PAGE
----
Black does look the best. I bet more people would buy if black was the default. Keeping blue as default is just silly at this point.
Oscar, how about it?
Black rules. Blue sucks. If you think otherwise, you are wrong.
Ok, guys you both like black, so we made this as an option.
I should write a short history about every BASIC language having blue background, Atari 8-bit, MSX, Oric, etc. Kids programming happily with blue background, etc, etc. Nobody complaining, etc, etc.
So I like blue and it's my favorite color and I use my developer prerrogative to start it as default and every beta tester didn't complain and there were 8 beta testers... so "liking+doesn't matter versus unlike" is equal to blue > black, or 90% people prefers blue
Sorry guys, we won but both of you got your option
Let us suppose you have your 7x11 image in a single BMP file measuring 56x88 pixels, and same with other image.
intycolor -b -n image1.bmp image1.bas image1
intycolor -b -n -o32 image2.bmp image2.bas image2
Note the use of offset 32 in second image, why? because both images must use non-conflicting GRAM, otherwise you'll see trash in the change (another option would be to put the frame in black while defining GRAM)
Supposing each image used only 16 GRAM.
FOR c = 0 TO 60: WAIT: NEXT c
FOR c = 0 TO 60: WAIT: NEXT
This code will overlap the image alternating between the two at location 26 of screen.
Note how the code gives the X size and Y size in cards, and ALSO the final argument is the width of the source image in cards.
Making everyone happy was kind of hard...dinosaurs, aliens, and sharks, then we discovered one of the testers meant "Indians," not "aliens"...nanochess added the Indians but we had a hard time getting their elephant's ears correct...
Hey! I thought we had agreed to not talk about the aliens game we're making
I ran into something that might be explained by the above. A sample program using the compiler version 1.2.8:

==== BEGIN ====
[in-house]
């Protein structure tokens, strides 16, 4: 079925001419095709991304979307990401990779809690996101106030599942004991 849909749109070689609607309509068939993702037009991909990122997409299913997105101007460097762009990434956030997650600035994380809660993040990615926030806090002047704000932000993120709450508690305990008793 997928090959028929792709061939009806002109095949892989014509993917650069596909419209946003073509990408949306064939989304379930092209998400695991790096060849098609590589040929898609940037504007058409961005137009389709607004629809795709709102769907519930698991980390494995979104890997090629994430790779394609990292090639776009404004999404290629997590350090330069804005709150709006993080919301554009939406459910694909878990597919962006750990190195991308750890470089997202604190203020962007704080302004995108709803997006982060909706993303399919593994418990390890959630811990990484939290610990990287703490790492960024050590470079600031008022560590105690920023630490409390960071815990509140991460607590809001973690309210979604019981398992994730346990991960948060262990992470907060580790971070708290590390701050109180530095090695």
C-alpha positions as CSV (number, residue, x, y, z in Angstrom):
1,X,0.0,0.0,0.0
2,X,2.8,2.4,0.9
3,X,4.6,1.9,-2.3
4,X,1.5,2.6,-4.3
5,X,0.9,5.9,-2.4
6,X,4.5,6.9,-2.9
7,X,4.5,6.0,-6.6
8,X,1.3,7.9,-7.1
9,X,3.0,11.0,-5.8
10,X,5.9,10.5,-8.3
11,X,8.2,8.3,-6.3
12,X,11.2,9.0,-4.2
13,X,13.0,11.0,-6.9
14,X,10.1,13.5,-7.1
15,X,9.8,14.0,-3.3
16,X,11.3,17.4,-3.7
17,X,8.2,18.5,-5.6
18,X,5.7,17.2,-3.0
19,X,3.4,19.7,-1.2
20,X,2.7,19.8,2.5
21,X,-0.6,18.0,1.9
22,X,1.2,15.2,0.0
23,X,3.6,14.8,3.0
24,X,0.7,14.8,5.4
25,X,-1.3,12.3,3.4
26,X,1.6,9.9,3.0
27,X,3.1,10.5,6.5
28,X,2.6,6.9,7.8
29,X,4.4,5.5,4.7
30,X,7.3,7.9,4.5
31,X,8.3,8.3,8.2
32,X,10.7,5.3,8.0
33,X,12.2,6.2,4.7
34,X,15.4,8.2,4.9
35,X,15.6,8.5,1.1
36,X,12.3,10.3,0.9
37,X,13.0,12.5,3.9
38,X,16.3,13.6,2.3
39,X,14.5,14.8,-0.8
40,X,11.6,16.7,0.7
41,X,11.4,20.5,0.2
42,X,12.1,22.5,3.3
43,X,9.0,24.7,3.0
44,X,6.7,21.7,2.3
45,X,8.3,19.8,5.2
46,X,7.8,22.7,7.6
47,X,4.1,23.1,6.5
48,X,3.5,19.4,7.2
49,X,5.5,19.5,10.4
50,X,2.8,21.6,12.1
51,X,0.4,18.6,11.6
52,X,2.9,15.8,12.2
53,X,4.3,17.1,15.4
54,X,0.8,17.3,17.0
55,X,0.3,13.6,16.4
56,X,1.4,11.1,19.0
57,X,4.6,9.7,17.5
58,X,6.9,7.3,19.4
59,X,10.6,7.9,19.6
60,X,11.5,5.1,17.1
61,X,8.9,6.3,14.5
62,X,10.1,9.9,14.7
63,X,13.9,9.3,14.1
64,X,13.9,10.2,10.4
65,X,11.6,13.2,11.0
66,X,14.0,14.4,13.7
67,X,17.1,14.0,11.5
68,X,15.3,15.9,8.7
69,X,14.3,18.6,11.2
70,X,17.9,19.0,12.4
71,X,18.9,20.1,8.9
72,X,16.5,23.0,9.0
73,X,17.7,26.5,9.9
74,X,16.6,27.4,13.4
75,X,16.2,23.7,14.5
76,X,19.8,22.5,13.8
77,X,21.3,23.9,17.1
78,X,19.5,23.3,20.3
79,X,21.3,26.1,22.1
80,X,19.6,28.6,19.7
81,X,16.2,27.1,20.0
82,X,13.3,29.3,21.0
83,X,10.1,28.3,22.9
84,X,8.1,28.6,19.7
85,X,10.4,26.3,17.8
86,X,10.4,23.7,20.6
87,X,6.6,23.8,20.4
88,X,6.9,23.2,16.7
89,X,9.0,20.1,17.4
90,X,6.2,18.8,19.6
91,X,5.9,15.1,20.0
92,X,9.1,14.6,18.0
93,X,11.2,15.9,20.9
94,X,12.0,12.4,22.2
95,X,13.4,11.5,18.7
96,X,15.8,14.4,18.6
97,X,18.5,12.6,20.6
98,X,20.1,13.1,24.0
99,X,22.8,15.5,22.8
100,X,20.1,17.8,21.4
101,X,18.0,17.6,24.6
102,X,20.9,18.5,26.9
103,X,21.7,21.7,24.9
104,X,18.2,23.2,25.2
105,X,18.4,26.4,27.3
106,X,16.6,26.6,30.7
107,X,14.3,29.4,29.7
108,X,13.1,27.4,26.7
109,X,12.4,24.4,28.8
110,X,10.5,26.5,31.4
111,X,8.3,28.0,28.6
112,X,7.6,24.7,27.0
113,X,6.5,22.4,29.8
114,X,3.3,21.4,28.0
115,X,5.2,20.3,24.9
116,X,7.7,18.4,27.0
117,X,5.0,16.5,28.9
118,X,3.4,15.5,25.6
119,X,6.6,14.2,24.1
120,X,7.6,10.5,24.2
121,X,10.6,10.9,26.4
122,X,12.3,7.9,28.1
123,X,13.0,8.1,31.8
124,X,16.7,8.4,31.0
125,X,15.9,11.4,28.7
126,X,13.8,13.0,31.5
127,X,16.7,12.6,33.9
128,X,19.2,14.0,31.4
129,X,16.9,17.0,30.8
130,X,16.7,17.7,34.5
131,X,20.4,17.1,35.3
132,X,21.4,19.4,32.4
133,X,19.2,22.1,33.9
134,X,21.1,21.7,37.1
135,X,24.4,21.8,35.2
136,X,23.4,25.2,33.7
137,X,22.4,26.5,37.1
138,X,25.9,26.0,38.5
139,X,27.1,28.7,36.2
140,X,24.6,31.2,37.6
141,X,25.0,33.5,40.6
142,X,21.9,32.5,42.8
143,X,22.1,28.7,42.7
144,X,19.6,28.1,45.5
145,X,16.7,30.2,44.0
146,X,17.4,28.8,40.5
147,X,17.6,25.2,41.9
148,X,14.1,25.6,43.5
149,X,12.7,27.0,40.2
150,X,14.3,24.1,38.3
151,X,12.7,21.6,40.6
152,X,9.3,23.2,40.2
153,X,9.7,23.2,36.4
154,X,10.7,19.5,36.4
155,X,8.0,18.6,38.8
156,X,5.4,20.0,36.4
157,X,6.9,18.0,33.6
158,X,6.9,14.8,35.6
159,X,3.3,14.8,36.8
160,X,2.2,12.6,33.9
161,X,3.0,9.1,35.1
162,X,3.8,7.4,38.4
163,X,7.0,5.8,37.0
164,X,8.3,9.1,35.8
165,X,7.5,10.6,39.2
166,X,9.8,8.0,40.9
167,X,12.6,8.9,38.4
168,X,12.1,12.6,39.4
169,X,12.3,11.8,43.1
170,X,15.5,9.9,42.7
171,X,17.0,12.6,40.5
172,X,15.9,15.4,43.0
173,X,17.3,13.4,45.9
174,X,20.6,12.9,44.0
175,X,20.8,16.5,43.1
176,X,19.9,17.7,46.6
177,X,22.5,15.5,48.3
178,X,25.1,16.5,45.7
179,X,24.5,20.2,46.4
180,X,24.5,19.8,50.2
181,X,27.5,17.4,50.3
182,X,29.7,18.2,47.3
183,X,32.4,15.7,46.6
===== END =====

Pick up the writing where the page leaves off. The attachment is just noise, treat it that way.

PRINT AT 0 COLOR $0007,"D=ABS(C)*2:"
PRINT AT 12 COLOR $0007,<>d
PRINT AT 20 COLOR $0007,"#E=ABS(C)*2:"
PRINT AT 33 COLOR $0007,<>#e
PRINT AT 40 COLOR $0007,"#G=ABS(#F)*2:"
PRINT AT 54 COLOR $0007,<>#g
It displays D=150, #E=65174 and #F=150. Perhaps that is expected behavior given the above?
In my case, I can use 16-bit variables all the way but for those cases where the value is known to fit within 8-bits, I would prefer to use one of those.
(Edited due to the AtariAge forum eats anything that is below code fragments unless BB Code mode is switched off)
The behavior is all right.
Let me explain the IntyBASIC expression processing:
1. Every arithmetic is done internally in 16 bits (the register size) 2. SIGNED affects the reading of 8 bits variables (extending them to signed 16 bits, default is reading as unsigned) 3. SIGNED/UNSIGNED affects a single flag while processing expressions that switches between signed comparison and unsigned comparisons. 4. The PRINT <> operator always shows the 16-bits numbers as unsigned.
So the advantage of SIGNED with 8 bits variables is that it allows to add negative numbers to 16-bit variables without using the precious 16-bit space to preserve the value or manual sign-extending operations.
#a = #a + b ' b can be -128 to 127
The advantage of UNSIGNED with 16 bits variables is that it allows to calculate carry very easily.
points = 5
IF score(0) + points < score(0) THEN ' Carry over (easy with UNSIGNED)
score(1) = score(1) + 1
score(0) = score(0) + points
Applying UNSIGNED to a 8-bits variable doesn't make anything because is the default behavior.
Likewise applying SIGNED to a 16-bits variable doesn't make anything because also is the default behavior.